Jump to content

DRAGONMOUNT

A WHEEL OF TIME COMMUNITY

Elayne's deal with the seachen


AlexWeimer
 Share

Recommended Posts

Ok so i've been going through my first reread. and i'm currently in COT. and i've been wondering if the deal that was made for the bowl of winds sounds completely ridiculous to the rest of you too or if i'm the only one.

 

I mean here is my argument, i'm going to pretend i'm in a simular situation.

 

Ok so i found a bowl that changes the weather its really freaking hot but idk how to use it. However my neighbor does and it turns out it used to be his great grandfathers or what ever right. I would then say hey, buddy fix the weather for me and you can have what I FOUND back. instead its like she is in debt by having them do something that benefits the world and they get to keep the bowl. i don't understand and the more it gets brought up the more i want to punch elayne in the face.

Link to comment
Share on other sites

The Atha'an Miere (or Sea Folk) are not the Seanchan, but you seem to know this.

 

Anyway, yes, the Super Girls got the short end of the stick on that deal. The Sea Folk are a people whose cultural heritage is dedicated to ocean travel and bargaining. As such, they are tremendously good at bargaining. The Super Girls simply weren't prepared to bargain properly against the Sea Folk, and so, got bullied and tricked into agreeing to everything they agreed to. Was it a bad deal? Yes. Was it Elayne's fault? No.

Link to comment
Share on other sites

I agree the fact there had to be a bargain was absurd. Fixing the weather should have been reason enough, giving the bowl back the icing on the cake.

 

Ignoring for a second the fact that teaching "wilders" the Power is against Tower law. I don't really see the problem with the bargain itself though unless I'm forgetting some part of it. Wasn't it just that the Aes Sedai would teach the Wind Finders anything they wanted to know? I fail to see how strengthening your allies in the face of Tarmon Gai'don is a bad deal.

Link to comment
Share on other sites

The bargain was for the White Tower to send 20 Aes Sedai teachers to the Sea Folk for a year to teach their channelers. And send replacements after the year expires. It is noted that the Sea Folk treat foreign teachers slightly better than servants. So, that part of the bargain was very humiliating for the White Tower.

 

The (former) Mistress of the Ships Nesta Din Raes was a woman of considerable willpower. She had Nynaeve and Elayne well under control.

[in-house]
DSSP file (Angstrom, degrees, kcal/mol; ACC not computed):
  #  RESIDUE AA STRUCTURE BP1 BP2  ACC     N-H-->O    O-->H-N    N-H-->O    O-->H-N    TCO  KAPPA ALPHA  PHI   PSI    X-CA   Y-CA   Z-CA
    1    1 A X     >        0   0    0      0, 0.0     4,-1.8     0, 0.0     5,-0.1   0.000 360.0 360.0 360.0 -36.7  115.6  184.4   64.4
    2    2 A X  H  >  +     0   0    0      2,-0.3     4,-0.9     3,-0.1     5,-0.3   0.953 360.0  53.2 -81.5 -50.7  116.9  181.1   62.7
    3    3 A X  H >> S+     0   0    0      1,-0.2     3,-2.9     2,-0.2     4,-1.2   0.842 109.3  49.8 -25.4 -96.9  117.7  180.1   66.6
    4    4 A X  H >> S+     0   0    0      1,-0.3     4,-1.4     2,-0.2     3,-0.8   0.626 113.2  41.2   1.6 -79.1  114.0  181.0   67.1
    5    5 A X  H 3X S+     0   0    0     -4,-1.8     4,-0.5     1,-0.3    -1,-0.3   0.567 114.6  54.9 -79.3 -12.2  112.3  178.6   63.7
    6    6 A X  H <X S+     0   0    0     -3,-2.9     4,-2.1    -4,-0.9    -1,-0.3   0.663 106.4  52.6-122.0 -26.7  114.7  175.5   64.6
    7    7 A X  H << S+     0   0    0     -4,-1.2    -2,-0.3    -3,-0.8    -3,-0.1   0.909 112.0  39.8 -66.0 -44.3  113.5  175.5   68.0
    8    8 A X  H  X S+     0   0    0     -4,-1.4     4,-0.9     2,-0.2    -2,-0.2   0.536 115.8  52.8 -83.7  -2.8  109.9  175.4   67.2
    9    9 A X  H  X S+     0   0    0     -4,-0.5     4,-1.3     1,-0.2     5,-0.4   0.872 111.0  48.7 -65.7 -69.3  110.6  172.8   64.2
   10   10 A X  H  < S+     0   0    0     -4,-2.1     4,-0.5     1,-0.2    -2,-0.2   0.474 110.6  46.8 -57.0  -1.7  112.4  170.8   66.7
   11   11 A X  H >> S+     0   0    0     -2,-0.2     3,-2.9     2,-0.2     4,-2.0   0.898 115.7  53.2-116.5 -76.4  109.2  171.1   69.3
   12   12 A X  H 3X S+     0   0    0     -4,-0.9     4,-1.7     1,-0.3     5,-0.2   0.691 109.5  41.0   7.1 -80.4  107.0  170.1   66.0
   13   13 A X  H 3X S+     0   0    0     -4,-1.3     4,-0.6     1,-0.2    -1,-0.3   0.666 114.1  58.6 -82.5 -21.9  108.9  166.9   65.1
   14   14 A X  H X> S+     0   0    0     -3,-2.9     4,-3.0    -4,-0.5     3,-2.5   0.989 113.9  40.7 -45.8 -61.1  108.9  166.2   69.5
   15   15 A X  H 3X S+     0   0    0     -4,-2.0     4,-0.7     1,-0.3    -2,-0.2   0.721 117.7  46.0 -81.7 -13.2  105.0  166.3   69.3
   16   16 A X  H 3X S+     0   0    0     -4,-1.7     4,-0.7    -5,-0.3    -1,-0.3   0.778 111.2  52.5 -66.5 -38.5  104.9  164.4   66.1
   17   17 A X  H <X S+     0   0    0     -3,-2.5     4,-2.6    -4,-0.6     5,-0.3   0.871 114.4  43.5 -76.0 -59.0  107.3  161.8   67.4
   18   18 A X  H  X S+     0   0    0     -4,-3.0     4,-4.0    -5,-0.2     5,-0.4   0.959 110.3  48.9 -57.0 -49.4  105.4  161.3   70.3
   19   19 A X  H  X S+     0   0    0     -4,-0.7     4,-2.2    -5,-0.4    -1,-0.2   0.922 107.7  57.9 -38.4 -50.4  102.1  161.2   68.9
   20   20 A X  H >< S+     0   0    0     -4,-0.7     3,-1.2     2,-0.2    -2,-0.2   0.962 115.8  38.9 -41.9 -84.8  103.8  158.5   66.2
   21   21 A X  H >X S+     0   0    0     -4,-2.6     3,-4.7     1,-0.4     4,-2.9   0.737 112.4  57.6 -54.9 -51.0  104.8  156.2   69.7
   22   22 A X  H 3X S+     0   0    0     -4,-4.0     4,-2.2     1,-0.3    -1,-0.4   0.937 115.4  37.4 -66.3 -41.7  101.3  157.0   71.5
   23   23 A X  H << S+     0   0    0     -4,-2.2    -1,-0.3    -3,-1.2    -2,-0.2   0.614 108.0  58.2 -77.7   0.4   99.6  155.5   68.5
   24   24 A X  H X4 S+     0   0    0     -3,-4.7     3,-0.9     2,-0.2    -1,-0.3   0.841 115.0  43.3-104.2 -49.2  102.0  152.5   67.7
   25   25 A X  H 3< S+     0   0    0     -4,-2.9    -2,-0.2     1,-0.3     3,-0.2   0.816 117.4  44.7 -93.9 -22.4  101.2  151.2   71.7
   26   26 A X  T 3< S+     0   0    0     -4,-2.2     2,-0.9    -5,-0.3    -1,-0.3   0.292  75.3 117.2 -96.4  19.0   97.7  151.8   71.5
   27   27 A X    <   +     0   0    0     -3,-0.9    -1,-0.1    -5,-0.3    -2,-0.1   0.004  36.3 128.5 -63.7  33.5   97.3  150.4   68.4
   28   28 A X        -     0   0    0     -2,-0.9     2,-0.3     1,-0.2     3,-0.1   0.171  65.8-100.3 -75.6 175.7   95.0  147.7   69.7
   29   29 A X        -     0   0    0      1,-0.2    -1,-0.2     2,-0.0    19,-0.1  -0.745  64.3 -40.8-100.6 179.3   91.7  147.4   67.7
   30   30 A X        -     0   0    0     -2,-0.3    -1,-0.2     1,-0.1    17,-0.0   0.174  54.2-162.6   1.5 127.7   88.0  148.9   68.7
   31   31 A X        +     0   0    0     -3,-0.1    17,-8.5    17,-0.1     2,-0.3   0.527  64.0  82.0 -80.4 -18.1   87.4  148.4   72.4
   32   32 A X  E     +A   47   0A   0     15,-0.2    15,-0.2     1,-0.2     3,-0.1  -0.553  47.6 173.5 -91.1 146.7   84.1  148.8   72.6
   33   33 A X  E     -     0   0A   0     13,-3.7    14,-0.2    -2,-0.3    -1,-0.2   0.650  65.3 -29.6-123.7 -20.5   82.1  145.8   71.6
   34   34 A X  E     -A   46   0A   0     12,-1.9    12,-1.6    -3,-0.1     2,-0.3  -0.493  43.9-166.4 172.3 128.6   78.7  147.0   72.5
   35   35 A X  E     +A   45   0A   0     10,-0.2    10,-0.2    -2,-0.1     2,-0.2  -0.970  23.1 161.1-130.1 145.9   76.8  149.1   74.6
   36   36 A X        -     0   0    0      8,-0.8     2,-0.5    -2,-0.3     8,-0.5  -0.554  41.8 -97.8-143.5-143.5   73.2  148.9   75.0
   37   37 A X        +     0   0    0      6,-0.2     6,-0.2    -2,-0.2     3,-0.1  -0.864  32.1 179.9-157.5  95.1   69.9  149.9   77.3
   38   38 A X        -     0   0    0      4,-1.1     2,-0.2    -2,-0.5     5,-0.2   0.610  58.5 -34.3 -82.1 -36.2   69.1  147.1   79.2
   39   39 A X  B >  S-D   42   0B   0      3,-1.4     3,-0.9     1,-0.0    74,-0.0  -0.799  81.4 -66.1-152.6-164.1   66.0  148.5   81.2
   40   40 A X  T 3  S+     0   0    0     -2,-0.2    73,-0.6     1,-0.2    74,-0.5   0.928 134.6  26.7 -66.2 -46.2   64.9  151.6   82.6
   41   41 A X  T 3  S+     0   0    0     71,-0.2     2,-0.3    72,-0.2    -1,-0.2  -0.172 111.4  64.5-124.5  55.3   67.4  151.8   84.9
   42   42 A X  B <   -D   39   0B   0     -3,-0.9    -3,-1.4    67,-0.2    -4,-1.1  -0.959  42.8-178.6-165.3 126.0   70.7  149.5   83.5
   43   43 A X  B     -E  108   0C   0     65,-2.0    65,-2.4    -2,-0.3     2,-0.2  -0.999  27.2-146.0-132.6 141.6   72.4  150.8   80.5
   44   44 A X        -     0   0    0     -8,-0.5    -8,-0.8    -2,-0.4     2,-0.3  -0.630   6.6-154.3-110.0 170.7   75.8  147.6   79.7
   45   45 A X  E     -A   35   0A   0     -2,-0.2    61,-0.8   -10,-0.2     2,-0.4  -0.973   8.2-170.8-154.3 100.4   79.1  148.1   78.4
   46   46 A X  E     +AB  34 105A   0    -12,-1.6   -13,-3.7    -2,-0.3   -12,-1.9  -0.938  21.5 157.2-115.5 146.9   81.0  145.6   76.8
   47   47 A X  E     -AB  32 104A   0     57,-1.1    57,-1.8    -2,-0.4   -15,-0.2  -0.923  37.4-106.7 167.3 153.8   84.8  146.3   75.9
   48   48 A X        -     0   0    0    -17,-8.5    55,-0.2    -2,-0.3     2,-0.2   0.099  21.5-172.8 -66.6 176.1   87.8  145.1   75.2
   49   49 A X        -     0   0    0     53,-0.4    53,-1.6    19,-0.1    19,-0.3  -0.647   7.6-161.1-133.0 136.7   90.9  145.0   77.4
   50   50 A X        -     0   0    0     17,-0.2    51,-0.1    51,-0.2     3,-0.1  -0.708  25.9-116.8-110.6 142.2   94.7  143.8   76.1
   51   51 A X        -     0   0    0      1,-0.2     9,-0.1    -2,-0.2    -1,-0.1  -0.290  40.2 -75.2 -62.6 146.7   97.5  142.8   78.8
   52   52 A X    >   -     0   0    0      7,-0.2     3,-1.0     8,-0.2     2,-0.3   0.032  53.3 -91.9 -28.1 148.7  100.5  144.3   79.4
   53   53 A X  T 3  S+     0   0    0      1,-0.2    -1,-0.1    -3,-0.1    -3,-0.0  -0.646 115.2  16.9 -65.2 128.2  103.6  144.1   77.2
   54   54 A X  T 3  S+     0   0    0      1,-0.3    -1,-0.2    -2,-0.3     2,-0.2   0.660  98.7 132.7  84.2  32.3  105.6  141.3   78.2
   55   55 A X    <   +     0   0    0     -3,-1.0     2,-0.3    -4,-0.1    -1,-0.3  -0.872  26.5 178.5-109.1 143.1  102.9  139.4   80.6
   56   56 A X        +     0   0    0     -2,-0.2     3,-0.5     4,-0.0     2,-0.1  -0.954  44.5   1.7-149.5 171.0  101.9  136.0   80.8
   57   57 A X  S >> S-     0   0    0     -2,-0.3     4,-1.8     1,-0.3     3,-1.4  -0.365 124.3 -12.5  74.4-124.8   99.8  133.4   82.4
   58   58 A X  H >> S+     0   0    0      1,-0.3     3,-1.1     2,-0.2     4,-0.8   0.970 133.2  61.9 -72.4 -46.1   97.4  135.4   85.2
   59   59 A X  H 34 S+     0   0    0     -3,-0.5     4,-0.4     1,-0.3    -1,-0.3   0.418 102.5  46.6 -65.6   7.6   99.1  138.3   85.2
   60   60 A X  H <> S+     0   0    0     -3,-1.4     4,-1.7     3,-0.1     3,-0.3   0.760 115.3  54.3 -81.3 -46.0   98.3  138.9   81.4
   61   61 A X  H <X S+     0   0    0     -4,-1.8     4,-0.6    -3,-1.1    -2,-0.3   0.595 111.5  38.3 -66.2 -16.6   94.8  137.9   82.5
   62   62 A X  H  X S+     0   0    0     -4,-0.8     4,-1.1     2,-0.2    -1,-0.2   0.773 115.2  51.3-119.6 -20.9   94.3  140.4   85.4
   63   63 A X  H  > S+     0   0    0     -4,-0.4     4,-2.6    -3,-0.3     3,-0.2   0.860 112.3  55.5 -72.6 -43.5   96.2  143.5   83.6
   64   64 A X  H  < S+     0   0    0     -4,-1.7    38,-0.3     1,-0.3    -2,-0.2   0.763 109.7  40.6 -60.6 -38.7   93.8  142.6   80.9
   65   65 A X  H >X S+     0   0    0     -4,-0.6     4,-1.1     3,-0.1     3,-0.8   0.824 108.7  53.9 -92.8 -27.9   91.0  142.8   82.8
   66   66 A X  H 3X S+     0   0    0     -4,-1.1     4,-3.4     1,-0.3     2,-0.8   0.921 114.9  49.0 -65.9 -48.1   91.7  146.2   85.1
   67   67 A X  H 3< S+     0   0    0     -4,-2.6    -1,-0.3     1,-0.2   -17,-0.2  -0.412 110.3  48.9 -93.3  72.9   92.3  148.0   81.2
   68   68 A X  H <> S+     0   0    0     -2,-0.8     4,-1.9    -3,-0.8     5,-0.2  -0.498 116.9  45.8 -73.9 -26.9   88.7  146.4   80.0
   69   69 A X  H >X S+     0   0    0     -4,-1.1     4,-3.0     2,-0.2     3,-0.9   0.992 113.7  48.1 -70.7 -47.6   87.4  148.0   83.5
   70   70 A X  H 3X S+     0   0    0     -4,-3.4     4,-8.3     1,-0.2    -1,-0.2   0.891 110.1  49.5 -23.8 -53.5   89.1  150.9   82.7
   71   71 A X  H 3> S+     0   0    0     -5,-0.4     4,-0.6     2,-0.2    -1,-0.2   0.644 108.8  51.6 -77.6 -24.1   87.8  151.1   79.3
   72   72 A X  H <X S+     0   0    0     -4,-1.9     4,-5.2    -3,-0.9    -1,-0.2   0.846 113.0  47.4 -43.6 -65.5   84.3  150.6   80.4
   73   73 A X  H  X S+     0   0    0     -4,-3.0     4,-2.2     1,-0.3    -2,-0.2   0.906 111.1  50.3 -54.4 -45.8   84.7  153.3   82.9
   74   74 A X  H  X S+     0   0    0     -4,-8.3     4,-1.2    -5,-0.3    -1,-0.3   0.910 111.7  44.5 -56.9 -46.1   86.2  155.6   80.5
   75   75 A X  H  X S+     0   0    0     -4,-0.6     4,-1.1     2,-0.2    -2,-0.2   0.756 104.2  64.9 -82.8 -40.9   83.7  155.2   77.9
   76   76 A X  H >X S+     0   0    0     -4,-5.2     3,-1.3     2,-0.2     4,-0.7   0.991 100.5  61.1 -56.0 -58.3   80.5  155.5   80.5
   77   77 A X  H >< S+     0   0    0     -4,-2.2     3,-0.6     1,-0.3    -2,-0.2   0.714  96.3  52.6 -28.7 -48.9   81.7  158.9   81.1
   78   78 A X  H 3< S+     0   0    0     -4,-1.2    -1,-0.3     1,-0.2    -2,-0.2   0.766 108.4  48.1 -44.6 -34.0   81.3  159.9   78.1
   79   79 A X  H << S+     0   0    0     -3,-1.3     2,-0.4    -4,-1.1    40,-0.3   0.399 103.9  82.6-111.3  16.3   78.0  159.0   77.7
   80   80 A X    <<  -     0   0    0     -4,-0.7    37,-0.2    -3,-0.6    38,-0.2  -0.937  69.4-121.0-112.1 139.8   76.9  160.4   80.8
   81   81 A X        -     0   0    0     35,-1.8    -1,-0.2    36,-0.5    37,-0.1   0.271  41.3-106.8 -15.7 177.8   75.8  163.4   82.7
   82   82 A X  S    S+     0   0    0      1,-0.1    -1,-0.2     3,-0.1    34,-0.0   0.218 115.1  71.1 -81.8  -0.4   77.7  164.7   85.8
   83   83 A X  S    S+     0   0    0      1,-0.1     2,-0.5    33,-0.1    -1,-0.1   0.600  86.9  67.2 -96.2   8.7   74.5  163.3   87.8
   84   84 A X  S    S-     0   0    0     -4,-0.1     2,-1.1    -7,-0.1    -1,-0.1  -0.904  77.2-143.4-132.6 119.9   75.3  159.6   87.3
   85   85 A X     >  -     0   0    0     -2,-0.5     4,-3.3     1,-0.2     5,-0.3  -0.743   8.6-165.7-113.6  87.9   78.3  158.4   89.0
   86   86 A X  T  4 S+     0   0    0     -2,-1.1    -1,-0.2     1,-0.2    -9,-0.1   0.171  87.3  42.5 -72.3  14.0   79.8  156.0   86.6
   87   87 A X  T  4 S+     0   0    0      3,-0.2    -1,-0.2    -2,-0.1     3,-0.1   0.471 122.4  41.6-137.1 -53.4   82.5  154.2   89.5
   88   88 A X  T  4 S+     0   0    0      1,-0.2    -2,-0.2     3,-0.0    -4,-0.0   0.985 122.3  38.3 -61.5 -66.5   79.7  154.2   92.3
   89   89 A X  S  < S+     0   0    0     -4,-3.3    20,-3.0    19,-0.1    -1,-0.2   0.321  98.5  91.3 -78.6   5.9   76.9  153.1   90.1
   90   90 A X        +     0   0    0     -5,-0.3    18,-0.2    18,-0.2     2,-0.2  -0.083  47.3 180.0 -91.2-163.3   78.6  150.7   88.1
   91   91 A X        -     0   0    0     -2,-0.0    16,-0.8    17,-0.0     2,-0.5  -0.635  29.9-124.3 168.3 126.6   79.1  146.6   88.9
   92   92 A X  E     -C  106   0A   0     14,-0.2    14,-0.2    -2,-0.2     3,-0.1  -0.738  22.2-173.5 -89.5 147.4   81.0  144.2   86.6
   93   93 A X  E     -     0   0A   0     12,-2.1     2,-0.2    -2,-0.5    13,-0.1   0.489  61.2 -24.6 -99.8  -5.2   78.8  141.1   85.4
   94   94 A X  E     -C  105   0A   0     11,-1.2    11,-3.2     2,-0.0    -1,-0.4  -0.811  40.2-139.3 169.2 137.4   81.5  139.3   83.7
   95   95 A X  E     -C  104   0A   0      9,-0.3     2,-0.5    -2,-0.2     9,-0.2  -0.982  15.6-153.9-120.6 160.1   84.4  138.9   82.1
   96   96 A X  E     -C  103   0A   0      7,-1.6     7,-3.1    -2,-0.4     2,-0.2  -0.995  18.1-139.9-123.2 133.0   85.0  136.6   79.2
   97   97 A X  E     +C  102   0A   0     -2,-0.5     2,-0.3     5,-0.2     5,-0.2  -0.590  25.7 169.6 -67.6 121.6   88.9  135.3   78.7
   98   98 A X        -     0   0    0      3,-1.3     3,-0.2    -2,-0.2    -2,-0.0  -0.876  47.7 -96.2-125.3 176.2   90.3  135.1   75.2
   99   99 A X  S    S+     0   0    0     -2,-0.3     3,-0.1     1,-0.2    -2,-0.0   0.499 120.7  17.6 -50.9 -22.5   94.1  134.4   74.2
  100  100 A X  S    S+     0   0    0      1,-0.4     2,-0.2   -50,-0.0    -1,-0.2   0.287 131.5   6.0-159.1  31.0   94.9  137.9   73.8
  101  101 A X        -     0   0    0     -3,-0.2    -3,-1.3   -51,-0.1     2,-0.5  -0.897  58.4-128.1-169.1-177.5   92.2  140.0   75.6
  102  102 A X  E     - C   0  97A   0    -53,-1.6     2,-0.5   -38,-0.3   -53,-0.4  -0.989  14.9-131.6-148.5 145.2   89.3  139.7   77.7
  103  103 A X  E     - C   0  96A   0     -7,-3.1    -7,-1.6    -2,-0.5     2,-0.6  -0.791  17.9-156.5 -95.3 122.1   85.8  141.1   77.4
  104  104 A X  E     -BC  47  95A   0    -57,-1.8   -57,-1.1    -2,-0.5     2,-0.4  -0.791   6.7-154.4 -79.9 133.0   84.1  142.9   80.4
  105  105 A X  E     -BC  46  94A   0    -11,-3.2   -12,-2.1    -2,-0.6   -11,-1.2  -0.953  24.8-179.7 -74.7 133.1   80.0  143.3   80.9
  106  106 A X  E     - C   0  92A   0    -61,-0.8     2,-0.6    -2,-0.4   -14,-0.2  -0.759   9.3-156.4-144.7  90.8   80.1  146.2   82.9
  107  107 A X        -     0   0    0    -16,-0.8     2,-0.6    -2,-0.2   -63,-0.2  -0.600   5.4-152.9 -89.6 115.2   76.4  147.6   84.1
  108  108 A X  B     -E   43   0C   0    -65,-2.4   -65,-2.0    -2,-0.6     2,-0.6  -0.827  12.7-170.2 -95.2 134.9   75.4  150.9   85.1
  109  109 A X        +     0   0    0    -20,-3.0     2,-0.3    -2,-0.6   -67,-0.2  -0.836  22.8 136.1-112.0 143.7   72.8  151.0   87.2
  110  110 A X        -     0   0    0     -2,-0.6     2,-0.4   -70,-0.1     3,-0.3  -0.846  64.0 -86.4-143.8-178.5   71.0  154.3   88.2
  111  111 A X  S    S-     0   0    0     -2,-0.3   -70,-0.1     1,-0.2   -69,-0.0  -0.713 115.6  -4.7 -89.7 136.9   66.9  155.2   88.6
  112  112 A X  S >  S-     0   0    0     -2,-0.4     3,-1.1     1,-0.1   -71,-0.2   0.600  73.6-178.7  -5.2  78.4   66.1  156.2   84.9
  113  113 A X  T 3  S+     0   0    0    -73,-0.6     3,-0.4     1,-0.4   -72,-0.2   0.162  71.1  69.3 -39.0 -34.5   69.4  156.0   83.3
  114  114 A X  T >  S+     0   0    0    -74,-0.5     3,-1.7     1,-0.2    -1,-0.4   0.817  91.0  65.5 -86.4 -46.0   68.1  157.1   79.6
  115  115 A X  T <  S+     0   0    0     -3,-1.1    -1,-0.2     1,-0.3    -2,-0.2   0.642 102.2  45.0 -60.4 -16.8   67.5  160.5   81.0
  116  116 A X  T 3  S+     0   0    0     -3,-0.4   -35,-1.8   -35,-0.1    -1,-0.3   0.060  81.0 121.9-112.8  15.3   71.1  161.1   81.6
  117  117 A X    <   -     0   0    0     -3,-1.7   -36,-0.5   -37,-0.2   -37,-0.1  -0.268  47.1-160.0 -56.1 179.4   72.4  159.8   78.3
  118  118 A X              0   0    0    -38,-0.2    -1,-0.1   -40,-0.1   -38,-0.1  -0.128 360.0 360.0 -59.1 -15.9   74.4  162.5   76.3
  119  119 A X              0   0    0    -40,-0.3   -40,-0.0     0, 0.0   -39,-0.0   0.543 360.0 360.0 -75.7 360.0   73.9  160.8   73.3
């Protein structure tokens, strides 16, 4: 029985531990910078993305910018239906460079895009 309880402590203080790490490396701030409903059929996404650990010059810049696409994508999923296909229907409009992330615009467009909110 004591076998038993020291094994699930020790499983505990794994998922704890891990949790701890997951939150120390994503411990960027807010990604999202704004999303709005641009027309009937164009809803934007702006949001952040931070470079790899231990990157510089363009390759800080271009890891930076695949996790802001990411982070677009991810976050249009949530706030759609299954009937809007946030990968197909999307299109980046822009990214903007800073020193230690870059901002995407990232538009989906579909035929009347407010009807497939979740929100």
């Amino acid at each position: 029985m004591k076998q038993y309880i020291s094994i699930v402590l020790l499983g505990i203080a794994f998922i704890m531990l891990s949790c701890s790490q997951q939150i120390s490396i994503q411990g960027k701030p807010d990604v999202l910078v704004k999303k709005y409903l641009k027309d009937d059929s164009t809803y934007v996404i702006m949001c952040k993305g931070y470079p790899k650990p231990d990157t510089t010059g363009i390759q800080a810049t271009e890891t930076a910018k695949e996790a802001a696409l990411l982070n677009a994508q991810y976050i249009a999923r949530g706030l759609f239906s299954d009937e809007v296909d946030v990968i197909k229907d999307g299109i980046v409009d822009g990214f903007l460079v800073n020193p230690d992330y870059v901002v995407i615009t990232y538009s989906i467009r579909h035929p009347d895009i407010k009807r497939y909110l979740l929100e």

By the way, it was Aviendha's idea. She also had the idea of going to Mat to find the Bowl. I don't know if both are good ideas; but at least the second one was.

Link to comment
Share on other sites

I agree the fact there had to be a bargain was absurd. Fixing the weather should have been reason enough, giving the bowl back the icing on the cake.

 

There didn't have to be a bargain. The Sea Folk just figured they could get more out of it than just the Bowl, so why not? Do you really think they would have refused to help if the Super Girls had been better at the bargaining? Doubtful. They understood the need of its use as much as the Super Girls. They merely used that to their advantage.

 

Ignoring for a second the fact that teaching "wilders" the Power is against Tower law.

 

It's not against Tower law at all. One of the major reasons the Tower wants to train women who can channel is because channeling is dangerous without training. Several times throughout the series we see an Aes Sedai train someone who is not in the Tower (Moiraine teaches Egwene, Edesina and Teslyn teach Bethamin and Seta).

 

I don't really see the problem with the bargain itself though unless I'm forgetting some part of it. Wasn't it just that the Aes Sedai would teach the Wind Finders anything they wanted to know? I fail to see how strengthening your allies in the face of Tarmon Gai'don is a bad deal.

 

Theodril explained this part better than I. The bargain placed the White Tower in a position of subservience to another sovereign body. It effectively weakened their place in the world.

Link to comment
Share on other sites

I agree the fact there had to be a bargain was absurd. Fixing the weather should have been reason enough, giving the bowl back the icing on the cake.